The city of Ut-Tleru lay in ruin behind Alagar as he walked past its gates. He walked with purpose, yet stumbled every so often. “You don’t know where you’re going, do you?” Ur said gruffly as he carried himself beside the priest. “I do,” Alagar answered quietly, eyes forward. “There is someone I must see.” The country surrounding the desecration of the city was still lush, and Alagar could see the firelight of hearths all around the country. “You don’t know where you’re going, do you?” “I know the general direction,” Alagar admitted finally. Ur laughed a sinister laugh. “I knew it. You’ve never left the city.” The priest ignored the wolf’s jeers and walked onward. They walked for a short time in silence. “So, you’re going to kill a god?” Ur finally said derisively. Once more, Alagar remained silent. The wolf snickered. “And how on earth will you do that?” “Sheol.” The priest answered as he stumbled along. Ur cocked his head. “Sheol?” “The sword of God.” “Ah! This will be quite a ride, won’t it?” the wolf laughed as the two walked on.
Maesa sat in her tent and threw a pebble onto the gathering of pebbles before her. “Ah! I see!” she said in epiphany. A young boy sat in front of her. “What does it mean, Earth Mother?” he questioned eagerly. “One is coming who is unlike us in every way.” The boy sat, perplexed by the gypsy’s words. “Yet,” she continued, “he is more like us than we.” “Who?” the child pressed as he sat with his hands on his knees. “A man abandoned. He comes to me to seek wisdom he once forsook; he comes to speak of the Sheol.” “Earth Mother,” he replied quizzically, “the ‘Sheol,’ what is it?” “A sword that is forgotten by time.” She slid her hands along the smooth stones that lay in front of her. “In the beginning, there were two that were the greatest among the gods. There was El’Rha, and there was Thu’Vash. The two were for eternity locked in battle. In their battle, they shed blood. Thu’Vash struck El’Rha, and from his spit, the cosmos was formed. El’Rha, with his mighty claw, cut Thu’Vash, and thus from his severed skin came the other gods. “The two fought brutally, yet, neither died regardless of the wound that had been inflicted. The lesser gods watched as the two immortals fought endlessly. “Time passed, and soon, the god El’Rha visited the god of the forge, Boulad. “’Craft me a blade of might, a sword that will swallow souls,’ he commanded. “For three thousand years Boulad worked, striking the metal. “At the start of the fourth millennium, the blade was finished. El’Rha held the sword and named it ‘Sheol.’ El’Rha immediately sought out Thu’Vash and struck him down. Thu’Vash tried his best to fight back, but the blade swallowed him whole.” The boy sat, wide-eyed as he listened to the old woman’s tale. “You see,” she said, “this is how El’Rha became the king of the gods, and this is how Thu’Vash became the cursed god, Nahash.” “But what happened to the Sheol?” the boy asked. “El’Rha, fearing the other gods would rise to use it against him, divided the blade into three parts.” The boy sat in awed silence. “That is enough myth for today,” she smiled. “Go along now, child.” The boy nodded, rose, and left the tent.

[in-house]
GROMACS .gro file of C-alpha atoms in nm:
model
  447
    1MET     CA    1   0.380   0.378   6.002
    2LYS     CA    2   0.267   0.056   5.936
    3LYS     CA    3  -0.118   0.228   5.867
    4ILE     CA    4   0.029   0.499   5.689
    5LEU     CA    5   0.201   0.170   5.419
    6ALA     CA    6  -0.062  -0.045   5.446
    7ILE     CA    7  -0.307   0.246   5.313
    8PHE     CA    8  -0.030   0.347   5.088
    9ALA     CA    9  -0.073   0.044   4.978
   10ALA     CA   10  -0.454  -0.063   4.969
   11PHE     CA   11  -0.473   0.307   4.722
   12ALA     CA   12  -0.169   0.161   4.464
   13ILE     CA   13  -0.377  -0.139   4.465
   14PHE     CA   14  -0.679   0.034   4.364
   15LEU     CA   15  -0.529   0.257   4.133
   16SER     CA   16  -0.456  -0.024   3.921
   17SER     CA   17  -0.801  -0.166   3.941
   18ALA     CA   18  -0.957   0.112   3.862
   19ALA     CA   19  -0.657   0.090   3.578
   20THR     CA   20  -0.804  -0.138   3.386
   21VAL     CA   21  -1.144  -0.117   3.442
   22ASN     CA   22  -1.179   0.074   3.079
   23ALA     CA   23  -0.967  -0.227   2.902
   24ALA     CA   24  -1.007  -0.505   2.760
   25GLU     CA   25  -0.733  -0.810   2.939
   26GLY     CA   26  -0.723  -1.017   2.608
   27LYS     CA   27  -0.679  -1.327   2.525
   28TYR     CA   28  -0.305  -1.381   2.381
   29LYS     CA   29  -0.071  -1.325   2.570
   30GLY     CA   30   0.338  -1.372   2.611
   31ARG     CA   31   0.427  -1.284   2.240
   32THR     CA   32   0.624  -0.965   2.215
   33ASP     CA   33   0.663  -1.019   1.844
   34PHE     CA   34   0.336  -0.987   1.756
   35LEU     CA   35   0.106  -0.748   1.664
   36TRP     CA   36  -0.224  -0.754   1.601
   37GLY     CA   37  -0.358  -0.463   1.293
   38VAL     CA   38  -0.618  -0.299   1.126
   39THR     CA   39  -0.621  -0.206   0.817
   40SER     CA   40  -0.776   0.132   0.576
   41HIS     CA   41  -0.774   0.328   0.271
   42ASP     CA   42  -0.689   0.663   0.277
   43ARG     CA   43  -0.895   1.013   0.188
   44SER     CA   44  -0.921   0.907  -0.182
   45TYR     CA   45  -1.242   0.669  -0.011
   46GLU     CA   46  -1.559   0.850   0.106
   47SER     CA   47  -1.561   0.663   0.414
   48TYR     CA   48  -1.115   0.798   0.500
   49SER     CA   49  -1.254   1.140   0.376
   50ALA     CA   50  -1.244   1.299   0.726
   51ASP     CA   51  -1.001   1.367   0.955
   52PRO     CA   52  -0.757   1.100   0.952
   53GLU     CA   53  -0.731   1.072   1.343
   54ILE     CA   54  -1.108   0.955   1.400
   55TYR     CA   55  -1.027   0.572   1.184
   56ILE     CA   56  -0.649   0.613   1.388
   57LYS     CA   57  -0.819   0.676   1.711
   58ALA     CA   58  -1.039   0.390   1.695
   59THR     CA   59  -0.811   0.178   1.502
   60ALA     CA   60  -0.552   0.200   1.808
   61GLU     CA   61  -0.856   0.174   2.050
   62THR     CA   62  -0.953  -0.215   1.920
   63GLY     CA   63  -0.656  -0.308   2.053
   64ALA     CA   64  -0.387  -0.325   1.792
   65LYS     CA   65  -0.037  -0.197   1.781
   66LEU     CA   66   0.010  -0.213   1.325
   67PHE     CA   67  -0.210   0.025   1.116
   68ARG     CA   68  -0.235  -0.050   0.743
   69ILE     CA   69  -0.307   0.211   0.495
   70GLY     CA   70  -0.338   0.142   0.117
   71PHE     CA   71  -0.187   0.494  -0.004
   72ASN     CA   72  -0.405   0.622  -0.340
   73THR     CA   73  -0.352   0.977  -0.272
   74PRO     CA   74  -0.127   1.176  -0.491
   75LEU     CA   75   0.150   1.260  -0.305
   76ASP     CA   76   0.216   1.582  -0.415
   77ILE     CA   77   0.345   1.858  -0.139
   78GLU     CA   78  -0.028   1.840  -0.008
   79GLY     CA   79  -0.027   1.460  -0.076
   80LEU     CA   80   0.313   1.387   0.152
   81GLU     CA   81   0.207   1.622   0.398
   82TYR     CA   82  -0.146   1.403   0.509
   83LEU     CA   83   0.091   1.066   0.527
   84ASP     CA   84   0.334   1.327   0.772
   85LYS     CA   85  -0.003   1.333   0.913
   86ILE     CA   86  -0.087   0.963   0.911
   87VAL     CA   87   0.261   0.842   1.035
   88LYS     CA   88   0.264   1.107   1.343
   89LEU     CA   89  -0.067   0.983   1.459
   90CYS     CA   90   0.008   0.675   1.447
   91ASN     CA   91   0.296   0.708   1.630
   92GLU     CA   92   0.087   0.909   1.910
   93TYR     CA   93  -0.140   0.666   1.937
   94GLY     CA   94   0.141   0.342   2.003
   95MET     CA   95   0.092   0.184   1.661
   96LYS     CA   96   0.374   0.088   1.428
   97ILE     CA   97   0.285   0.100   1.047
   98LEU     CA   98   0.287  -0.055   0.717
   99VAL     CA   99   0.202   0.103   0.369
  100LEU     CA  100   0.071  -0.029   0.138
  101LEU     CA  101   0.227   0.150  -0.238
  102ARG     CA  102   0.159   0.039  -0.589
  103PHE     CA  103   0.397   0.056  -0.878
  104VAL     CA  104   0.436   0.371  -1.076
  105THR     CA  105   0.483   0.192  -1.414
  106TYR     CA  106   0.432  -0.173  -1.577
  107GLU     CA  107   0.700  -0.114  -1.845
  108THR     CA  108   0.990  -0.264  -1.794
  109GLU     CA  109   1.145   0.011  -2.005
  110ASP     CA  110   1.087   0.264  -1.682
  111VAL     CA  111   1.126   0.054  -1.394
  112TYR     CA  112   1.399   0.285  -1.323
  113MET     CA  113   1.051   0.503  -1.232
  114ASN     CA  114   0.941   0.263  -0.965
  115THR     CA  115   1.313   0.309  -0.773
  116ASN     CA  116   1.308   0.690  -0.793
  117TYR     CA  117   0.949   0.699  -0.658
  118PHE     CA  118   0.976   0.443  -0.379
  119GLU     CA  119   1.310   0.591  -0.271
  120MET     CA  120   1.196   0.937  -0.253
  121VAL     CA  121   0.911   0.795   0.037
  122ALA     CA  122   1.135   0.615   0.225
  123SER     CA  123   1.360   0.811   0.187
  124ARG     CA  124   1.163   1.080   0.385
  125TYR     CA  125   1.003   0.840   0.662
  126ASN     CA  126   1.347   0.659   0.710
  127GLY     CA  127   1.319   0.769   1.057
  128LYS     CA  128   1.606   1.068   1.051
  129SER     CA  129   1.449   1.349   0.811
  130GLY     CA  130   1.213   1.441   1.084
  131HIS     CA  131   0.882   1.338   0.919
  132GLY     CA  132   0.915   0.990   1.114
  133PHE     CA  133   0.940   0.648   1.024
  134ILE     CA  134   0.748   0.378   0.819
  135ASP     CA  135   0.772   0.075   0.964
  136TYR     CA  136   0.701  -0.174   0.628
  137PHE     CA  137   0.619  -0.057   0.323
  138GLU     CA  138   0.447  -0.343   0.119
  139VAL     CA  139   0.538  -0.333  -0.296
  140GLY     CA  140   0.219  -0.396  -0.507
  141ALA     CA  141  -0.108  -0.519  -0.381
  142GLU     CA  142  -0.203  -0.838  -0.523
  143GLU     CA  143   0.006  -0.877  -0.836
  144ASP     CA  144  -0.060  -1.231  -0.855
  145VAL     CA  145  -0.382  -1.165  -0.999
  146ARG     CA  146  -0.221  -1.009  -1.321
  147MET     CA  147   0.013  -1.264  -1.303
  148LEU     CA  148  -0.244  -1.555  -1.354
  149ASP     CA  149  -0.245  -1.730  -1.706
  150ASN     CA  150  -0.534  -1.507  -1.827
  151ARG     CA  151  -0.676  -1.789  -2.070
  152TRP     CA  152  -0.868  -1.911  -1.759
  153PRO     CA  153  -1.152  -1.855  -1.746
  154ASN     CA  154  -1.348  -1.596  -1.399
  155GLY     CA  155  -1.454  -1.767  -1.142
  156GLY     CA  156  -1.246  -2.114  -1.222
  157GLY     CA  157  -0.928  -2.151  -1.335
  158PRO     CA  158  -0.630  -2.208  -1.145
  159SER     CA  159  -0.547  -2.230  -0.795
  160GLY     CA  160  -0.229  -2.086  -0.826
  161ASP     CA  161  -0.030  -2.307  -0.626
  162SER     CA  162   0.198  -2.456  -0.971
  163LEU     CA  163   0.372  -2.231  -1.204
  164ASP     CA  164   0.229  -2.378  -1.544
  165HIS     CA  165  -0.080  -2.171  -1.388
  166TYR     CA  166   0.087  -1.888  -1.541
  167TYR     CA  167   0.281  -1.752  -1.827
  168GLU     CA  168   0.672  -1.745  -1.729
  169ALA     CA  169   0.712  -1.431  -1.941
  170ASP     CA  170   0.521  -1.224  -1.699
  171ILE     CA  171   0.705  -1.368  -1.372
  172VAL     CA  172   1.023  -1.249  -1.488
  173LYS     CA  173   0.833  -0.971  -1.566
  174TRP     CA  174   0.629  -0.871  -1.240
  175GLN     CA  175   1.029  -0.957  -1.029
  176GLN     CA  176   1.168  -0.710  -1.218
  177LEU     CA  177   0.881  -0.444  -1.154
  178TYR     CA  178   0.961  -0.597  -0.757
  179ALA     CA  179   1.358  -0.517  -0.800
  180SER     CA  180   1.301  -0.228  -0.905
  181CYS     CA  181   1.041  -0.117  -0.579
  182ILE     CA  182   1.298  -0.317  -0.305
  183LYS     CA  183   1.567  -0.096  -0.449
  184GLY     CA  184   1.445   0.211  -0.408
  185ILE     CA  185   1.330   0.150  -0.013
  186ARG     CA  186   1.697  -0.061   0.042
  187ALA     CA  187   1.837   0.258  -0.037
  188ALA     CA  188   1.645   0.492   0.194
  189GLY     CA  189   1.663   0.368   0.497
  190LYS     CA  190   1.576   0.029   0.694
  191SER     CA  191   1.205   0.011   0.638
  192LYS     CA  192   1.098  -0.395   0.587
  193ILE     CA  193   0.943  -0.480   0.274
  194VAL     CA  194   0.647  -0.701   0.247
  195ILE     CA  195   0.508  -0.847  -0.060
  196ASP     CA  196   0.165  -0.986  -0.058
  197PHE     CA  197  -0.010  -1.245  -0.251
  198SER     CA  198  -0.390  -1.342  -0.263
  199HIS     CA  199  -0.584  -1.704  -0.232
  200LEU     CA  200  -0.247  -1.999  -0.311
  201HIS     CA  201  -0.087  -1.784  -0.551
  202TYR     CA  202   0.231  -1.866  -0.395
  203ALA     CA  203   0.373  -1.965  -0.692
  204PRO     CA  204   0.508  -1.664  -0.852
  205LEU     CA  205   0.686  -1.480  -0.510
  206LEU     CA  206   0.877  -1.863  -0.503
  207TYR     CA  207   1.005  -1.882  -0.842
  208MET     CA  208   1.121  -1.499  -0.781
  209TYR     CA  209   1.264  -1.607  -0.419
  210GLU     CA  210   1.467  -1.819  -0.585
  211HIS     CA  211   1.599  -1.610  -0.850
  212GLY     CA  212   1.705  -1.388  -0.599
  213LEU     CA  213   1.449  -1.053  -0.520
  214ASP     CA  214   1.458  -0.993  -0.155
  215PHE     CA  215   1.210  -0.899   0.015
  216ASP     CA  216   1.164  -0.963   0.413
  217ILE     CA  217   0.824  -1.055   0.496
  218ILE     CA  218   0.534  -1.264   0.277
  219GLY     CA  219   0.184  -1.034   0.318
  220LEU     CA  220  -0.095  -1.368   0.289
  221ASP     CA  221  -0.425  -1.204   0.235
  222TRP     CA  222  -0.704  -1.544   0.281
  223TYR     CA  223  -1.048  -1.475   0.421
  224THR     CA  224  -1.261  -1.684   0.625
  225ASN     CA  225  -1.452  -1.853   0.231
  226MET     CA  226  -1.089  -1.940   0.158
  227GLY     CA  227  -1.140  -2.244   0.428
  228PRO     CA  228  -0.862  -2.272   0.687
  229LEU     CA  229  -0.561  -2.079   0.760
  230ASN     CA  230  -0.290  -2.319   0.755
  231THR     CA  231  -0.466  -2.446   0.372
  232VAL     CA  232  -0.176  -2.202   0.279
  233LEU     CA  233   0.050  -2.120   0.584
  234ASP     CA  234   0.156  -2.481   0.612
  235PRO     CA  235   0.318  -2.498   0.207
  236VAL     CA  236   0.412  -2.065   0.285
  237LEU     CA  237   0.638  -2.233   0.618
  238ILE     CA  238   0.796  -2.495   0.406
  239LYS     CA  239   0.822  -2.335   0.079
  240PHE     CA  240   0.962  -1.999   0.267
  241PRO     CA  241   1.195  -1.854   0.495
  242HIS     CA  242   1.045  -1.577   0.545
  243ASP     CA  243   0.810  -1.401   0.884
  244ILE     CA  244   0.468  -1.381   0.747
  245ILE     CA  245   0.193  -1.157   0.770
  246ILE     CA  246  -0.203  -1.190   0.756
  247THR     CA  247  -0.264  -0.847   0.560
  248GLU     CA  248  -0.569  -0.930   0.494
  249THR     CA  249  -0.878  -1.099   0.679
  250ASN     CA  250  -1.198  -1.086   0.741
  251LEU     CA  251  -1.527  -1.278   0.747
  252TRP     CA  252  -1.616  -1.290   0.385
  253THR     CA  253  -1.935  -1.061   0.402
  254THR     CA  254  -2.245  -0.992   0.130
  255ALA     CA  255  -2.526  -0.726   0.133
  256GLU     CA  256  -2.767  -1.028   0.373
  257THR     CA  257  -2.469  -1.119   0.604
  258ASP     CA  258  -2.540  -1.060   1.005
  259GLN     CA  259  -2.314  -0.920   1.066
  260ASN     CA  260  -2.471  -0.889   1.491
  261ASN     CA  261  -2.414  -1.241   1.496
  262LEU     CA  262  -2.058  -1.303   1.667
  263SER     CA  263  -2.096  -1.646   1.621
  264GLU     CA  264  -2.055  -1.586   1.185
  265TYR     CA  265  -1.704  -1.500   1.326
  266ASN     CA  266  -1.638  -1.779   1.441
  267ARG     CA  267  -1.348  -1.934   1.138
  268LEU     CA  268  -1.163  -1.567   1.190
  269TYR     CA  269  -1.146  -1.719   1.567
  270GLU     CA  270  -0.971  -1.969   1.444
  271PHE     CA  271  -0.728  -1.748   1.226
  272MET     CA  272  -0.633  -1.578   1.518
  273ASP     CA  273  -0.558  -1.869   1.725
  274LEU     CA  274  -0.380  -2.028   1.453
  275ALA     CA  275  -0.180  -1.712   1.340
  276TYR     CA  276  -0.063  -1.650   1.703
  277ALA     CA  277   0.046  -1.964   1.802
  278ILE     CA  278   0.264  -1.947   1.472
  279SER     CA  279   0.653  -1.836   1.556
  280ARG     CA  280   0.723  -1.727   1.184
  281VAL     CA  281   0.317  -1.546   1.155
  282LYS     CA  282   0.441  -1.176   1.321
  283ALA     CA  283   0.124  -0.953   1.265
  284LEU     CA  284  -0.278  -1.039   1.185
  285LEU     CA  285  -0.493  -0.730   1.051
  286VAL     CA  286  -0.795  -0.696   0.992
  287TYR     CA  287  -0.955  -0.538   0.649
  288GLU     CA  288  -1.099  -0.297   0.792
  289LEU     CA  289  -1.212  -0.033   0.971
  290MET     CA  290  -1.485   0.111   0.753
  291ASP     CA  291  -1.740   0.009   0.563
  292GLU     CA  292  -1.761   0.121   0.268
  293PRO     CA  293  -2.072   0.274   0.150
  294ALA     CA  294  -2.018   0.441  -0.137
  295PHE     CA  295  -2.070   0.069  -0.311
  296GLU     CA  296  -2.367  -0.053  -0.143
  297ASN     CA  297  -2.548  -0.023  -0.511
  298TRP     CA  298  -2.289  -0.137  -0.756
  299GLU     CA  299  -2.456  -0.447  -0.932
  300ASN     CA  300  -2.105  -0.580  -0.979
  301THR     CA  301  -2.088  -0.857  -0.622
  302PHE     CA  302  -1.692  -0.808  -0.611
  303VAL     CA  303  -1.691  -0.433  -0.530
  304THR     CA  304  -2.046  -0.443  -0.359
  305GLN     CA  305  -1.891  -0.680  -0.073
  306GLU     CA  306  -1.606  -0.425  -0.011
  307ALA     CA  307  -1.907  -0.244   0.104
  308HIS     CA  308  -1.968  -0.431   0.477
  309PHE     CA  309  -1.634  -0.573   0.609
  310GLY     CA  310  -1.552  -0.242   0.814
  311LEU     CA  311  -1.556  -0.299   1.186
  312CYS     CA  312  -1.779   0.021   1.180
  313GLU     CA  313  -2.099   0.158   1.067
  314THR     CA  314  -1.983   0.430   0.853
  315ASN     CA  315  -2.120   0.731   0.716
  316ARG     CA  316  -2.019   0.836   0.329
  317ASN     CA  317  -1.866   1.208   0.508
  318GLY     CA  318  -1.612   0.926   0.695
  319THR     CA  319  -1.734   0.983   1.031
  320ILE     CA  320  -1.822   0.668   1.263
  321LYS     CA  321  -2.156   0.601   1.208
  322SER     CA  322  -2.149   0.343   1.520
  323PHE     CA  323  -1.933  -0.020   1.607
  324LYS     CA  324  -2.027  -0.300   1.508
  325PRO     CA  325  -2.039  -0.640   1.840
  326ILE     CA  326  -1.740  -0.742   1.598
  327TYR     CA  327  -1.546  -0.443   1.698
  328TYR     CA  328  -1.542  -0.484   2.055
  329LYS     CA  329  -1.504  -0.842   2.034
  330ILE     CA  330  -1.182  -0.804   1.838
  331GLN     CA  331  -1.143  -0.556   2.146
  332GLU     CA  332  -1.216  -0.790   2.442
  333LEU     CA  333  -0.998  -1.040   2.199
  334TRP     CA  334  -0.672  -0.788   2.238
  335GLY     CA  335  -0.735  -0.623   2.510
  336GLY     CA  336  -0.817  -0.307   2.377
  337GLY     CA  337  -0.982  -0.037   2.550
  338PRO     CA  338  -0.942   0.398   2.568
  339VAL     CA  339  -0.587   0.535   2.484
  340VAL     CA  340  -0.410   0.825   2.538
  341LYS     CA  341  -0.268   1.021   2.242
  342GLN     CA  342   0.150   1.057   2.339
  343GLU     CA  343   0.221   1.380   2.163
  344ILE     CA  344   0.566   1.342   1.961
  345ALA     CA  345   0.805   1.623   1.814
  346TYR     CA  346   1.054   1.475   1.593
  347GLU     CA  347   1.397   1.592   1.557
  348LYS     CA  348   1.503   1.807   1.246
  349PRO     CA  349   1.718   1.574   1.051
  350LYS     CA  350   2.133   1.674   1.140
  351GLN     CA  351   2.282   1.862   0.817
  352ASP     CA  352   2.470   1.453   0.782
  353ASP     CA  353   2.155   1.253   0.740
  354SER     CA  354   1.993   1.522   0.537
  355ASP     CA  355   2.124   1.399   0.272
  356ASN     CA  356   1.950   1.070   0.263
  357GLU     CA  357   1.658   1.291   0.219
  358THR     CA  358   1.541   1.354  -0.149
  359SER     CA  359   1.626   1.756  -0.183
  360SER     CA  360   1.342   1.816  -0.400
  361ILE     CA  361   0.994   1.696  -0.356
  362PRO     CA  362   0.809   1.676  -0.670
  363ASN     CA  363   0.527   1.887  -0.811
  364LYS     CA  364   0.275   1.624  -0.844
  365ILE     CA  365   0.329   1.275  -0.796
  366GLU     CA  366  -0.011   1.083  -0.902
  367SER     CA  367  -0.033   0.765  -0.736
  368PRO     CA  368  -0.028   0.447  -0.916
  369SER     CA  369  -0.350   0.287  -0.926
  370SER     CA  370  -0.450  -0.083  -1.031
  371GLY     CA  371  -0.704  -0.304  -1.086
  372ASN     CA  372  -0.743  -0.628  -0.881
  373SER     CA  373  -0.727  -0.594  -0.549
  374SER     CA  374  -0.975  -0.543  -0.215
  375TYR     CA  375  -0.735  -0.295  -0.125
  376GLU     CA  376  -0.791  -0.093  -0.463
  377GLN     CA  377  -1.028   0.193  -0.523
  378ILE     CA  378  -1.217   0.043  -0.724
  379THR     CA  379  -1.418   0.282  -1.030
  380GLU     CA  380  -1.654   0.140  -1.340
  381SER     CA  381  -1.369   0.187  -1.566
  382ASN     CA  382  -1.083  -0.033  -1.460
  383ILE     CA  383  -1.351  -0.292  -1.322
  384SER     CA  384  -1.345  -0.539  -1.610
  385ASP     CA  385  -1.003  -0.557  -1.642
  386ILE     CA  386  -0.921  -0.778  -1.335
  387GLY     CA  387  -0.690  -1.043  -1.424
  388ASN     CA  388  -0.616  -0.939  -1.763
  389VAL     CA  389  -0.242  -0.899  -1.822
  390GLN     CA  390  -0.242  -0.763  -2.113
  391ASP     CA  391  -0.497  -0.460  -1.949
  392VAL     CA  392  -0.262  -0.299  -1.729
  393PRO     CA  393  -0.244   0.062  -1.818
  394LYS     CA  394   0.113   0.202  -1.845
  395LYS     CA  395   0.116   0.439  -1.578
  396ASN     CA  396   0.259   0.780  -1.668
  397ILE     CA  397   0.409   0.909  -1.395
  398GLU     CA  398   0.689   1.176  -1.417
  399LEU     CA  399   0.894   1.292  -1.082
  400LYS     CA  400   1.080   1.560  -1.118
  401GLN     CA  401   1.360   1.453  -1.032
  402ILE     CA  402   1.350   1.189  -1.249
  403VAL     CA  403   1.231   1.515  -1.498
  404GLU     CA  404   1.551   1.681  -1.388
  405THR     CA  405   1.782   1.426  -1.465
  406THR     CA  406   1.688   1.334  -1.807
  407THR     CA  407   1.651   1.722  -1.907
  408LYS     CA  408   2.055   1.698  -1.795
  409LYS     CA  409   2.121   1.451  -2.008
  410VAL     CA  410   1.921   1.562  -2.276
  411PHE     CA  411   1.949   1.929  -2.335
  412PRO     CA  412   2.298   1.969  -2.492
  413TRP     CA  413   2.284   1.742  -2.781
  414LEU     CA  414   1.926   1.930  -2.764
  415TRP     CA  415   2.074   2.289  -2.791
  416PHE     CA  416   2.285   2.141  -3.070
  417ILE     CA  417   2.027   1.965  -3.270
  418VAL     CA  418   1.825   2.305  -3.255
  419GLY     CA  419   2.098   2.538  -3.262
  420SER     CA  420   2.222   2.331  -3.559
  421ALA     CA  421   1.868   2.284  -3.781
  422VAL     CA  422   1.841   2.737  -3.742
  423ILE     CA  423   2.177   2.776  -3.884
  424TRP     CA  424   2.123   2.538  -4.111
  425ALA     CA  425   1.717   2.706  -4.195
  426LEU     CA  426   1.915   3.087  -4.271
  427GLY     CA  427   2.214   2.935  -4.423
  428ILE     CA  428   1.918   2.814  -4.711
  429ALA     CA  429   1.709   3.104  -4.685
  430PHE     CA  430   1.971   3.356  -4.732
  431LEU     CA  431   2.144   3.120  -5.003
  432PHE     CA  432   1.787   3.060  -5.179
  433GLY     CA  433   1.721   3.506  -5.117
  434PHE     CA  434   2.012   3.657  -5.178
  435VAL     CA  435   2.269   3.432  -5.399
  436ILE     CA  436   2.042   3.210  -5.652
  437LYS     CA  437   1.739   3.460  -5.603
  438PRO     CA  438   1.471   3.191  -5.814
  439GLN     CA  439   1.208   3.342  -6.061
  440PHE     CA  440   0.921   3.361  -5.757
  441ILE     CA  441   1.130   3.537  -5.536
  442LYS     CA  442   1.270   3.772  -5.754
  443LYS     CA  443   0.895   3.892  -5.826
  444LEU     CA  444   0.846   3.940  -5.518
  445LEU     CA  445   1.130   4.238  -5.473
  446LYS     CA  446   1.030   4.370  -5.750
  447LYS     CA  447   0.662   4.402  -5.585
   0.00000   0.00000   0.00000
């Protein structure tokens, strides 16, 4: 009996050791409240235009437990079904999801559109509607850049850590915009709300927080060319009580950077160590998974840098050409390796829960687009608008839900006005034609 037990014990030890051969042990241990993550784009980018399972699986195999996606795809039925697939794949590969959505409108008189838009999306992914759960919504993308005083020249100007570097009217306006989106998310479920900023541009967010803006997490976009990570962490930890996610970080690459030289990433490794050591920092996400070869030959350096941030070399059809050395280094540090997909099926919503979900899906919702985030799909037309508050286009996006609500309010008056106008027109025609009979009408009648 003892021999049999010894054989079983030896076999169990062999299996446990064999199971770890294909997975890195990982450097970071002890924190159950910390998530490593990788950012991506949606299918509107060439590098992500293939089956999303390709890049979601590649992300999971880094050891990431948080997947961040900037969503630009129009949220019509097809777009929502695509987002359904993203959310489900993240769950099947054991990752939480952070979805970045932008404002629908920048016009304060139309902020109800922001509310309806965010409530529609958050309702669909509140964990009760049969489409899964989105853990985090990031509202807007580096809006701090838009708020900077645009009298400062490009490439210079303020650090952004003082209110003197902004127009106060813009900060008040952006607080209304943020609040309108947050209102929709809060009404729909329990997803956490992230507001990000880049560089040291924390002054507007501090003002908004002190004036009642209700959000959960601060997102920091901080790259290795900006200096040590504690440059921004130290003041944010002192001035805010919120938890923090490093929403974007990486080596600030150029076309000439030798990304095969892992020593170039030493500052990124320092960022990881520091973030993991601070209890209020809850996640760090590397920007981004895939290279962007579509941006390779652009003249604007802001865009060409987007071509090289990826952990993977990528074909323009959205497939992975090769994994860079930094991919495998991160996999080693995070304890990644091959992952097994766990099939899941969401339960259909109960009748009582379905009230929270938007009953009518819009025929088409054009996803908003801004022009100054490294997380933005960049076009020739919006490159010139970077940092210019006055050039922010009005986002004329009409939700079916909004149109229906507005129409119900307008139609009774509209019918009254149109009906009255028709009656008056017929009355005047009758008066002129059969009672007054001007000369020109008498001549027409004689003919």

Alagar ate that night, consuming food he scavenged from the houses of the dead citizens. “You’ve learned your lesson it seems,” Ur laughed as he ate on a hare he had caught sometime before. “I suppose so,” Alagar replied, focusing on his meal. “Hunger makes me lose control.” The wolf turned his head. “Perhaps,” he smiled, “perhaps not.” Alagar ignored the heckling of his canine companion and focused on his dried meat and berries. When Alagar had his fill, he stood and began to walk forward again through the woods. “No time for rest, it seems?” the wolf griped as he stood from his meal. “No,” Alagar replied.
The two walked deeper and deeper into the denseness that was the Rathleru Forest. The large, ancient trees were decorated with thick and strangling vines. The floor was covered in vines and bushes. Alagar struggled as he pressed on, the thorns catching onto his clothing. Ur, however, had little trouble slithering in and around the awful fauna. His arm had stopped throbbing, he noticed. It hurt no more, yet he felt a numbness in the unholy blue flesh. His clawed hand hung to his side, wrapped in loose cloth. Alagar wore still the clothes of a priest, a sickening irony whenever he’d think about it. The distance was darkened, and the two walked in silence. The wolf had nothing to say to the priest, and the priest had nothing to say to the wolf. Silence was fine. Eventually, in the distance, a faint glow appeared. It was the glow of a bonfire. “So you did know where you were going?” the wolf laughed. Alagar was merely humored by the remark.